Regional lymphadenopathy was seen in 135(95.7%) while generalized lymphadenopathy occurred in 6(4.3%) of the patients; with cervical group of lymph nodes being the most frequently affected 64 (45.4%), followed by axillary 28 (19.9%) and supraclaviclar 12(8.5%).

Reactive hyperplasia was the most common condition 46(32.6%), followed by tuberculosis 40(28.3%). Metastatic deposits were seen in 27(19.1%). Non Hodgkins lymphoma was seen in 17(12.1%) while Hodgkins lymphoma was seen in 7(5%). Onchocerciasis was seen in 3(2.1%) and Rosai –Dorfman’s syndrome was seen 1(0.7%).

Table 3 shows histologic diagnosis, sex distribution and sex ratios in patients with lymphadenopathy. Lymphadenopathy was more common in females; with female ratios higher in most of the conditions except non Hodgkins lymphoma where male ratio was higher. Though, we have more female preponderance but the p value of 0.326 was not significant.

DIAGNOSIS NO.OF CASES (%) MALES (%) FEMALES (%) M:F RATIO
Reactive Hyperplasia
Tuberculosis
Metastatic
Non Hodgkins Lymphoma
Hodgkins Lymphoma
Rosai Dorfman Disease
Onchocerciasis
46 (32.6)
40 (28.4)
27 (19.1)
17 (12.1)
7 (5.0)
1 (0.7)
3 (2.1)
20 (14.2)
16 (11.4)
11 (7.8)
10 (7.1)
2 (1.4)
1 (0.7)
-
26 (18.4)
24 (17.0)
16 (11.3)
7 (5.0)
5 (3.6)
-
3 (2.1)
1 : 1.3
1 : 1.5
1 : 1.5
1.4 : 1
1 : 2.5
-
-
TOTAL 141 (100) 60 (42.6) 81 (57.4)  

Table 3: Histologic Diagnosis, Sex Distribution and Sex Ratios of Patients with Lymphadenopathy.

Out of the 40(28.3%) of patients with TB adenitis; acid fast bacilli (AFB) were demonstrated in 12/40 (30%). Voluntary testing and counseling was done for all the patients with TB lymphadenopathy; 14/40 (35%) were HIV positive. Of the 6 patients who have generalized lymphadenopathy, 4/6(66.6%) of them were HIV positive.

Discussion

Palpable peripheral lymph nodes give an important diagnostic clue to the aetiology of the underlying medical or surgical condition. Fine needle aspiration cytology (FNAC) is more commonly used to establish the aetiological diagnosis; but excision biopsy of the lymph node is the gold standard for diagnosis [2,15,16]. Except for the few patients on admission, biopsy was done as outpatient procedure with minimal morbidity and no mortality attributed to the procedure, thus supporting the fact that it is a simple and efficient method for confirmation of clinical diagnosis.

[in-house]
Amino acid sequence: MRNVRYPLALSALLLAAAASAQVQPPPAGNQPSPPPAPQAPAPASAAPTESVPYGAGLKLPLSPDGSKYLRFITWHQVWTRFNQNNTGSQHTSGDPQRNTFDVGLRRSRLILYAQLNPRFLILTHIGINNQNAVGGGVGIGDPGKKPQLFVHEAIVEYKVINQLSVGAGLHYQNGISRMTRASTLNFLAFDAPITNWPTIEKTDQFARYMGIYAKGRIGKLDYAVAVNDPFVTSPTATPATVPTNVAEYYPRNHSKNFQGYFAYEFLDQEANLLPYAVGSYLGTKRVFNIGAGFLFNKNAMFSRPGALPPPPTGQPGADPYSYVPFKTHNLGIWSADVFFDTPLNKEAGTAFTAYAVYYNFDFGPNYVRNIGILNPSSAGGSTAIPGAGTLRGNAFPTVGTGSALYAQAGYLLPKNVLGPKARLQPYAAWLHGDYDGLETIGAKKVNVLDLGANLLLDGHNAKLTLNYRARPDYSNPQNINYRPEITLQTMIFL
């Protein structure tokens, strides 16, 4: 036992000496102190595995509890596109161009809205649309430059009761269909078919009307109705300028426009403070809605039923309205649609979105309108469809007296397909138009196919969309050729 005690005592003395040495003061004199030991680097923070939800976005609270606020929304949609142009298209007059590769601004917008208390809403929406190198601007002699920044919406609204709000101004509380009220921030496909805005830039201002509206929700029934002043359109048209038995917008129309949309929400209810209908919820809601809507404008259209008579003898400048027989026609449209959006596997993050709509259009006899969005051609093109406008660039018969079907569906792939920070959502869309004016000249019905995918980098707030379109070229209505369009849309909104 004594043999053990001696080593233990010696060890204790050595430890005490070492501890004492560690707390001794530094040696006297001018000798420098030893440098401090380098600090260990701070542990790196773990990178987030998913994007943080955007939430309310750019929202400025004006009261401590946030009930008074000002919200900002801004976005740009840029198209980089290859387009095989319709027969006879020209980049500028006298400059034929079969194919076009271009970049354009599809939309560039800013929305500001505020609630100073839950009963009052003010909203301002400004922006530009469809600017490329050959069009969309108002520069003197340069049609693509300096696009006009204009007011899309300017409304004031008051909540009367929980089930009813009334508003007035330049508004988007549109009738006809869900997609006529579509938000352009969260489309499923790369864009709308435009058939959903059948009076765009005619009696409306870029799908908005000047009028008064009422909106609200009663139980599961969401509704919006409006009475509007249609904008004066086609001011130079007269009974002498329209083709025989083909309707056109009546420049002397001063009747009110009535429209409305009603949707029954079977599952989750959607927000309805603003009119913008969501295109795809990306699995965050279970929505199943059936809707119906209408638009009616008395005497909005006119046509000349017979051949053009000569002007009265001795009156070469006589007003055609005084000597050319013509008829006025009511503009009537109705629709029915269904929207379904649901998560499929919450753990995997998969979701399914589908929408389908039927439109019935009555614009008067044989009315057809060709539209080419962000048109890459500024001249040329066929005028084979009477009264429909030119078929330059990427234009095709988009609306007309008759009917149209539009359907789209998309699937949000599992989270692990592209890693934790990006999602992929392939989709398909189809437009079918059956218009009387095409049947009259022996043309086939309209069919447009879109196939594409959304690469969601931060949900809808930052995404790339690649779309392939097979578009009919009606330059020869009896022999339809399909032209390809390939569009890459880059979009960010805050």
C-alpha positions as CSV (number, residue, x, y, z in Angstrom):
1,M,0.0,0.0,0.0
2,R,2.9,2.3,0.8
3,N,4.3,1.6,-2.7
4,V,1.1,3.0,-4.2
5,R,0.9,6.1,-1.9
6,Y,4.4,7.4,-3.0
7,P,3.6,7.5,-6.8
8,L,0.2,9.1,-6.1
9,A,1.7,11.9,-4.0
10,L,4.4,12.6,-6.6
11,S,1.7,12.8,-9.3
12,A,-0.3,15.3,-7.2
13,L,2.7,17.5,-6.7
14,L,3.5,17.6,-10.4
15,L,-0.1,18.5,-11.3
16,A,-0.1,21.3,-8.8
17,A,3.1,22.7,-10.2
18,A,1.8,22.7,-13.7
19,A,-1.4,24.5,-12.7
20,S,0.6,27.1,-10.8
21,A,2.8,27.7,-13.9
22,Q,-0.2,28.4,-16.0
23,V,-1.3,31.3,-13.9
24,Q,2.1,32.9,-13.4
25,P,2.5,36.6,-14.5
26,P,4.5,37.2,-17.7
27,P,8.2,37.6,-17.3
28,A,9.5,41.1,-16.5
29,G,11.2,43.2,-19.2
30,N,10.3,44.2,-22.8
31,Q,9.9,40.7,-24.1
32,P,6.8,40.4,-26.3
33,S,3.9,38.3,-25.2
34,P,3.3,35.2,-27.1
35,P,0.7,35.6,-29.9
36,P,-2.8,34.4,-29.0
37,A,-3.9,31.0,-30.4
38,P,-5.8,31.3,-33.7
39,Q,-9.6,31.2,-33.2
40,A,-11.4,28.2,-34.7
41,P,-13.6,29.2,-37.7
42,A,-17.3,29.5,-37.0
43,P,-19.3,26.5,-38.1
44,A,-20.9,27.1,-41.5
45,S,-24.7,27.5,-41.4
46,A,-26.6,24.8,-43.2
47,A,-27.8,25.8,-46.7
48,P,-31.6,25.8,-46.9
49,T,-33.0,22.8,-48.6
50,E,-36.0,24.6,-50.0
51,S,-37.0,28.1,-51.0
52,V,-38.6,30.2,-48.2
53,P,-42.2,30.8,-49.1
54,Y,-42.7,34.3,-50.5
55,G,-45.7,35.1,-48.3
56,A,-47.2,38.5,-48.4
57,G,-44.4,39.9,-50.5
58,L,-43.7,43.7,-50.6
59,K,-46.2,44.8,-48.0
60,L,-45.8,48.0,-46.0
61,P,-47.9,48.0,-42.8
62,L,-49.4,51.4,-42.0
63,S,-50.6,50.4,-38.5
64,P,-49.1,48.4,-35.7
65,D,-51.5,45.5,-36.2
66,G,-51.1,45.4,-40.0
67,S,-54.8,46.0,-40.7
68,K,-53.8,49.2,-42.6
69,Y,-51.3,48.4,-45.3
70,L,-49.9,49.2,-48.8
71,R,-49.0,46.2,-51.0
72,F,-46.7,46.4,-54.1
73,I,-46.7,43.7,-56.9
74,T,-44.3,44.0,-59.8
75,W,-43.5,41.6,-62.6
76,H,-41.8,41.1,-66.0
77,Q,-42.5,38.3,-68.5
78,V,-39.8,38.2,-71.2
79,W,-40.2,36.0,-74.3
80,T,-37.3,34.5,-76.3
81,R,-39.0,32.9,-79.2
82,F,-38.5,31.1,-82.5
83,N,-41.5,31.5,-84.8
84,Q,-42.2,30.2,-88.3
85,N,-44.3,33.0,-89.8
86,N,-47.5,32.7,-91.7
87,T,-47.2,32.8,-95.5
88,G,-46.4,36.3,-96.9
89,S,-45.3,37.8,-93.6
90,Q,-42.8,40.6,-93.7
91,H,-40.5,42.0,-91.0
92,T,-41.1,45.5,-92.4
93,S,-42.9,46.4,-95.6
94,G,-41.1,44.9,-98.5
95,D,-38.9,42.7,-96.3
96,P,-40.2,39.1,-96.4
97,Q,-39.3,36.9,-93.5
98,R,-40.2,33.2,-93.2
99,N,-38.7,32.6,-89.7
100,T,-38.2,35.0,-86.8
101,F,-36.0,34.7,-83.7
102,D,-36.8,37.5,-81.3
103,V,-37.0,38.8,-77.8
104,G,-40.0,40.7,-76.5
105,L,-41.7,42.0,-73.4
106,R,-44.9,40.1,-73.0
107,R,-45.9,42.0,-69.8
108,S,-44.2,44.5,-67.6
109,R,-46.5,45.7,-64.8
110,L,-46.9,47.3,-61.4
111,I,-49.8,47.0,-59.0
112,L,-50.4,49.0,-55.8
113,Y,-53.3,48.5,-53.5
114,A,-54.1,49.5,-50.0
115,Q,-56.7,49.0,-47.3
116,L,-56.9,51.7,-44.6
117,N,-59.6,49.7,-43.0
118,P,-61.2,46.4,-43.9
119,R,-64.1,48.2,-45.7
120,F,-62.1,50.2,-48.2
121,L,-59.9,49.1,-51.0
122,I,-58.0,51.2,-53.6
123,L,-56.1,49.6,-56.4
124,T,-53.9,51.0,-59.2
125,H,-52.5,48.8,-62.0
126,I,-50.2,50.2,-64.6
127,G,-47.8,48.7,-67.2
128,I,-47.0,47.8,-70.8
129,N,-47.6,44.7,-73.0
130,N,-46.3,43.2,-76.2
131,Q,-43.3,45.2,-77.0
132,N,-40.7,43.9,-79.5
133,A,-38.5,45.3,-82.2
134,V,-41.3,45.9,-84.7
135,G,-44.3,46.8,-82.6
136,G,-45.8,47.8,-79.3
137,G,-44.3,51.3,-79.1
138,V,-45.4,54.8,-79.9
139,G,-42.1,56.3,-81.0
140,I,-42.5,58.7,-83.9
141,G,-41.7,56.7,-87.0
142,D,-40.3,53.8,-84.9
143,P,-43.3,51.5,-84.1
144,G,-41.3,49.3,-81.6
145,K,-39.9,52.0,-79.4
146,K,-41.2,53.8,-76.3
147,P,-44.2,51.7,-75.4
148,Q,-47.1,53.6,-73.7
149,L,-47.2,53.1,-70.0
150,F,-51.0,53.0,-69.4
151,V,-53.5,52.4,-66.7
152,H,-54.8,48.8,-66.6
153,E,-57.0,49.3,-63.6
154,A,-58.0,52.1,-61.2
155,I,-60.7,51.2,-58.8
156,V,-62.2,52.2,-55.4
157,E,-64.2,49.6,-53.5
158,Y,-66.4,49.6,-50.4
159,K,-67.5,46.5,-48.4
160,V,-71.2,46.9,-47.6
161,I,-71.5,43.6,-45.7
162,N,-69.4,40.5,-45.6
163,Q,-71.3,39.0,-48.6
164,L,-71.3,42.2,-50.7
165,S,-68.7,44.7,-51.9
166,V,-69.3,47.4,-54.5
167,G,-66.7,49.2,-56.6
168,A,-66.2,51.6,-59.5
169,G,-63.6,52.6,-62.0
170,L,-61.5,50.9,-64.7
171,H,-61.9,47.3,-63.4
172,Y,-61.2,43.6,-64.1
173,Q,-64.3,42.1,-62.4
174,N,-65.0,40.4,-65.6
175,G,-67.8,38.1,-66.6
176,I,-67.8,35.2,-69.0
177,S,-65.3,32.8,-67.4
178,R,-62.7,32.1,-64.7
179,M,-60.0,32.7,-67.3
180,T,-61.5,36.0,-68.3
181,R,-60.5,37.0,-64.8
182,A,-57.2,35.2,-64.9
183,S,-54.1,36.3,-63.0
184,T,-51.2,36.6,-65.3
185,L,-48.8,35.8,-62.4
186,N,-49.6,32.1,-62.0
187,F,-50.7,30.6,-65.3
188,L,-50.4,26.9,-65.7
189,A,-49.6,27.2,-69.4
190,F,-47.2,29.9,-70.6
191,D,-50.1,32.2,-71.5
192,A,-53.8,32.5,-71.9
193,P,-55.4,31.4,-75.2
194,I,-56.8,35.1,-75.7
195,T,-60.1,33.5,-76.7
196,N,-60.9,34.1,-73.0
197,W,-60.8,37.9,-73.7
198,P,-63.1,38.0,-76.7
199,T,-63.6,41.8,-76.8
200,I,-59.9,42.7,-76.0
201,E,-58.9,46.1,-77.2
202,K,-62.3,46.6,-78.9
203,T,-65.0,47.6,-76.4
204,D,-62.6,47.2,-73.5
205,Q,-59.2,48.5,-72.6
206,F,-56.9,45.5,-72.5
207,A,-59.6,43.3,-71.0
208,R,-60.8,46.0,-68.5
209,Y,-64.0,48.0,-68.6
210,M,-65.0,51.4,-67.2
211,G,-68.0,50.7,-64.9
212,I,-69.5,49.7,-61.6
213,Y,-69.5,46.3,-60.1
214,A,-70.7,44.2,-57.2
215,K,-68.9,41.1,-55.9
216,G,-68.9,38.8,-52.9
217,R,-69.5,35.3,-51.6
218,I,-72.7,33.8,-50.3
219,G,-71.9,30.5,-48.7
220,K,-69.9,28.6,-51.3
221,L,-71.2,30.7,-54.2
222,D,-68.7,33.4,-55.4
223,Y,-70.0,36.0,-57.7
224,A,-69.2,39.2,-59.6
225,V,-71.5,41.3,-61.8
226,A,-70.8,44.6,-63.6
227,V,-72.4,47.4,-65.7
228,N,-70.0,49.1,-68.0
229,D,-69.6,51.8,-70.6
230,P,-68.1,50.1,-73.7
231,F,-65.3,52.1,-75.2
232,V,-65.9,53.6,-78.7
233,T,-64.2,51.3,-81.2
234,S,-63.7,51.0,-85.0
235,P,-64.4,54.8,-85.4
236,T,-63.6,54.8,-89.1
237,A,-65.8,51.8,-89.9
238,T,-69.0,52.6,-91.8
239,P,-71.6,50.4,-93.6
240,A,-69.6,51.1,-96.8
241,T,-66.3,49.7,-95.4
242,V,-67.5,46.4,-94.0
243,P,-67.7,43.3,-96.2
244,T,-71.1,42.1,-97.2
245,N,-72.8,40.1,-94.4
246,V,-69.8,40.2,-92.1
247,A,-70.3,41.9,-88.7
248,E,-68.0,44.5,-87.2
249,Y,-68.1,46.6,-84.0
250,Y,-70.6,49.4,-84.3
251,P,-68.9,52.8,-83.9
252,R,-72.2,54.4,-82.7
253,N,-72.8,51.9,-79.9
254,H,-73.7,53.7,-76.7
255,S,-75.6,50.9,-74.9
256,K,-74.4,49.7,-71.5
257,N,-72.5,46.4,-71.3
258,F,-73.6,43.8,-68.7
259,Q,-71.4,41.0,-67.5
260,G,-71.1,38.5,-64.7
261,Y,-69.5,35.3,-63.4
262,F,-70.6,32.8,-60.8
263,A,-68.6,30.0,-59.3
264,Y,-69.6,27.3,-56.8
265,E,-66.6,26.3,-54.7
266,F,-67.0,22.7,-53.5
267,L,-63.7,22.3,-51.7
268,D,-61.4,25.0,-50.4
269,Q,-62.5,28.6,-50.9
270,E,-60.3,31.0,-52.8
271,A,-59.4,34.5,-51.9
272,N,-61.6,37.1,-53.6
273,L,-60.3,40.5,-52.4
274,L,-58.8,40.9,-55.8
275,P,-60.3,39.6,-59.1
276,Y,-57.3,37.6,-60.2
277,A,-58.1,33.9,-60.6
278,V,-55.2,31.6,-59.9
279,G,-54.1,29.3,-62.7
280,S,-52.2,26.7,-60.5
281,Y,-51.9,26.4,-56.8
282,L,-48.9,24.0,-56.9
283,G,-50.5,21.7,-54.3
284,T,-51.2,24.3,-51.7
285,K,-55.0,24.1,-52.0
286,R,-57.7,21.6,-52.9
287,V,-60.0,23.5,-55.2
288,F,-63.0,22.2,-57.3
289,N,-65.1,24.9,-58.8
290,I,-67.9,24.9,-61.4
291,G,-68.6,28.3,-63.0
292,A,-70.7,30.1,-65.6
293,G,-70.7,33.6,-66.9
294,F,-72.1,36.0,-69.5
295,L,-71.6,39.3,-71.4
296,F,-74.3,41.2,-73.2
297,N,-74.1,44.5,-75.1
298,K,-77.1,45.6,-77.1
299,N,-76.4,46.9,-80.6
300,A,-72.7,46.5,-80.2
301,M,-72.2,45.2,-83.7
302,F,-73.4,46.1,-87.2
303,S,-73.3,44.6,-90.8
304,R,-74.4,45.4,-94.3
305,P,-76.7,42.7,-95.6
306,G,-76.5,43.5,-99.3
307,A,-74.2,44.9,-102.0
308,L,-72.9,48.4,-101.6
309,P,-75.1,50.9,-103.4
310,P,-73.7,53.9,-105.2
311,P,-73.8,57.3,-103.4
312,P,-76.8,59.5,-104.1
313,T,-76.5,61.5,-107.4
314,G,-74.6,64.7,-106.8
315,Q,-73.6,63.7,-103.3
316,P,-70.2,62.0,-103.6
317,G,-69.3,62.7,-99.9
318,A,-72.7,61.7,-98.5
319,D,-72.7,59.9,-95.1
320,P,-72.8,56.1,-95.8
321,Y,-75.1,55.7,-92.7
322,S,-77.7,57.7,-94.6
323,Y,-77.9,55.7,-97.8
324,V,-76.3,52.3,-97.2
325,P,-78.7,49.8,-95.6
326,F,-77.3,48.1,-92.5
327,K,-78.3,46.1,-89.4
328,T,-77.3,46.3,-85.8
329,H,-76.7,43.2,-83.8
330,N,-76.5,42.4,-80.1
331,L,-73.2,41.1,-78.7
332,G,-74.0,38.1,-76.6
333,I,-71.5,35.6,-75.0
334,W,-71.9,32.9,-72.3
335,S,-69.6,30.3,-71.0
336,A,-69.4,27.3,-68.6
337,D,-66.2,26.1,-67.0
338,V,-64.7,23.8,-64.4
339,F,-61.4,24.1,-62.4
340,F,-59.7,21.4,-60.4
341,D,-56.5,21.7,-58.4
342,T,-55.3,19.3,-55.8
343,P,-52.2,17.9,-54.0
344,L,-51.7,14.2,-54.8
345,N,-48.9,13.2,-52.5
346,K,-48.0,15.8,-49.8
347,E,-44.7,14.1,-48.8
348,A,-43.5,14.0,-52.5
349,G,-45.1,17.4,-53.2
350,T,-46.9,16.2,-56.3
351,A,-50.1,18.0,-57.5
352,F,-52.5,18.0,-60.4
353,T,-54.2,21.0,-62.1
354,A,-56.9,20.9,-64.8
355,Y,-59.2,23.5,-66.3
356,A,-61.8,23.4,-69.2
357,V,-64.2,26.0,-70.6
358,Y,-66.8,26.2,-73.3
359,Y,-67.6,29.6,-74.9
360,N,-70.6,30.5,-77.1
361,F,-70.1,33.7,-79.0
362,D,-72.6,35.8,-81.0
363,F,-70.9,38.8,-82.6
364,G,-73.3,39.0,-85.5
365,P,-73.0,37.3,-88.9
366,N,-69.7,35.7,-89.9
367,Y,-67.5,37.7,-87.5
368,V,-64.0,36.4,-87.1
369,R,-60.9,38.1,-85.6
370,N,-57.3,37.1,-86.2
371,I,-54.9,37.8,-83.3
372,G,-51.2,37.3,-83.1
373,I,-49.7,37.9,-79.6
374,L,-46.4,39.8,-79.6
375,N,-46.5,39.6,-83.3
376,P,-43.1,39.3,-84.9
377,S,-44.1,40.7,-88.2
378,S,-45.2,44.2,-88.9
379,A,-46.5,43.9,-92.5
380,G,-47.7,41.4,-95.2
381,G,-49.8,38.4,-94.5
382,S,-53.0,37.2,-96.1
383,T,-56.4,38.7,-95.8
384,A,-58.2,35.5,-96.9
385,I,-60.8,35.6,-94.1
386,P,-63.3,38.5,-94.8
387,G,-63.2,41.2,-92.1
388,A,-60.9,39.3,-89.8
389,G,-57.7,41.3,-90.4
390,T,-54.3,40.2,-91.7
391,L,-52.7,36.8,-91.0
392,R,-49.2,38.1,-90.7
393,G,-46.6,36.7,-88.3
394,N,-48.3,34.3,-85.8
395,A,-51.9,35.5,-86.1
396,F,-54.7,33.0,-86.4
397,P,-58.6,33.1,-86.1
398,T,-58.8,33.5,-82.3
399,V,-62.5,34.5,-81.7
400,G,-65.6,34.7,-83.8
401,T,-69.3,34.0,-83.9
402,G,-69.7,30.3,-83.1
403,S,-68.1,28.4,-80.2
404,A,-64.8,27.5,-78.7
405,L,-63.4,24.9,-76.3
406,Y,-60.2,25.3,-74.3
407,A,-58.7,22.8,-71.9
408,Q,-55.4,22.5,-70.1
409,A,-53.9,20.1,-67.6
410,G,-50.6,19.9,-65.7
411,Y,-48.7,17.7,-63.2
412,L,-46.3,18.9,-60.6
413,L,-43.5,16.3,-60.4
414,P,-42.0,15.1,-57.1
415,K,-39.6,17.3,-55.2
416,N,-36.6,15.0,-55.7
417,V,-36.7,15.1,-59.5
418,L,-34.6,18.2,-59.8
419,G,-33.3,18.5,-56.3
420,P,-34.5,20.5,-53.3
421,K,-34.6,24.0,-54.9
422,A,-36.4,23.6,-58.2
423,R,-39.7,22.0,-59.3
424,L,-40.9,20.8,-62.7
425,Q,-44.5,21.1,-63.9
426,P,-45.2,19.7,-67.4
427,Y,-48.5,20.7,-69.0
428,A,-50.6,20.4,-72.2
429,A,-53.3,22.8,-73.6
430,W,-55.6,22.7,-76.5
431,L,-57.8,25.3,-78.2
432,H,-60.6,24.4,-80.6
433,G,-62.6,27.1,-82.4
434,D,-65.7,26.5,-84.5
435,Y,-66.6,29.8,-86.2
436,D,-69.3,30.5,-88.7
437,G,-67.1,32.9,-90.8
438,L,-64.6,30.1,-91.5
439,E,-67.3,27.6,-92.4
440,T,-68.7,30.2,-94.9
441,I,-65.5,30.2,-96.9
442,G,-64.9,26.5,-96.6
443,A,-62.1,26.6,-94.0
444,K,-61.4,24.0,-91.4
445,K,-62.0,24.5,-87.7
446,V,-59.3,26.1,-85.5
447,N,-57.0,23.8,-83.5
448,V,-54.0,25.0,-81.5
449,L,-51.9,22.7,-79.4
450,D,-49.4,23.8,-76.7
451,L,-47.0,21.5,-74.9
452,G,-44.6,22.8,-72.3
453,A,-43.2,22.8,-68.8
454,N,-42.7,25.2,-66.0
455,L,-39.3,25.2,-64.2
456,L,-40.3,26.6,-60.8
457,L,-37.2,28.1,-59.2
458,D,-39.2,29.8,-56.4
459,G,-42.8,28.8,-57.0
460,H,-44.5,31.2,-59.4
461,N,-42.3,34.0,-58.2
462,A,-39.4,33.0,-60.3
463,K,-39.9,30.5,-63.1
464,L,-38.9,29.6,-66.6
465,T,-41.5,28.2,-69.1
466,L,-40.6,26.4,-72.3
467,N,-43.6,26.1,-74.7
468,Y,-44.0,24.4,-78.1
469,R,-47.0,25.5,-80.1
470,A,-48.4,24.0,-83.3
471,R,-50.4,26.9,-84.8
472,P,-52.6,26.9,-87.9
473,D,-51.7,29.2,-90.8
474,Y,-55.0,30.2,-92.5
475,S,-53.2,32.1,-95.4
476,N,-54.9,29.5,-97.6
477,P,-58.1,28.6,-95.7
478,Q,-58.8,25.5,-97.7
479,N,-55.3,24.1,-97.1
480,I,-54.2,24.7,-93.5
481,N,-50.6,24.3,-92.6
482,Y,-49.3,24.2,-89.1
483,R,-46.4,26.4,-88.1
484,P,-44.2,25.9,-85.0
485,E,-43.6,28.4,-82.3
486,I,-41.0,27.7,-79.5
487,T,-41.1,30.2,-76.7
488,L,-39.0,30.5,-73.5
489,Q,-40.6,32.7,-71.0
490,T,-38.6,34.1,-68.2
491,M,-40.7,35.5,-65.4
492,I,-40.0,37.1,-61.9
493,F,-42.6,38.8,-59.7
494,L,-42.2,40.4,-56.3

In line with most other studies done within and outside Nigeria, cervical nodes were the most frequently biopsied [2-4,6-8]. This was followed by the axillary and supraclaviclar lymph nodes. The finding also showed that the most common aetiologic factors were tuberculosis and reactive hyperplasia. In this study tuberculosis was found to be more common in the submental (50%) followed by axillary (42.9%) and cervical nodes (28%). Reactive hyperplasia was seen to be more common in the submandibular (62.5%) and submental (50%) groups of lymph nodes. The study showed that both conditions were more common in children and young adults and with more female preponderance (Tables 1 and 3).

Generally speaking lymphadenopathy is common in the first three decades of life; with reactive lymphadenoathy more common in the early years of life, TB common in the young adult and malignancy seen more in the adult and elderly people [9,10,12,13]. This is in line with our finding which is quite significant when we look at the age distribution in table 1 with p value of 0.000.

Analysis of lympadenopathy in the clinical practice in the developing nations of the world has shown that infection remains an important cause with TB as the most common aetiology in most areas [2-6,13,16,18]. Nonspecific causes (reactive hyperplasia) and upper respiratory tract infections due to bacterial and viral agents are also important cause of lymphadenopathy in the developing world, while malignancy and reactive hyperplasia are more commonly implicated in the developed world [3,19 ,20,21].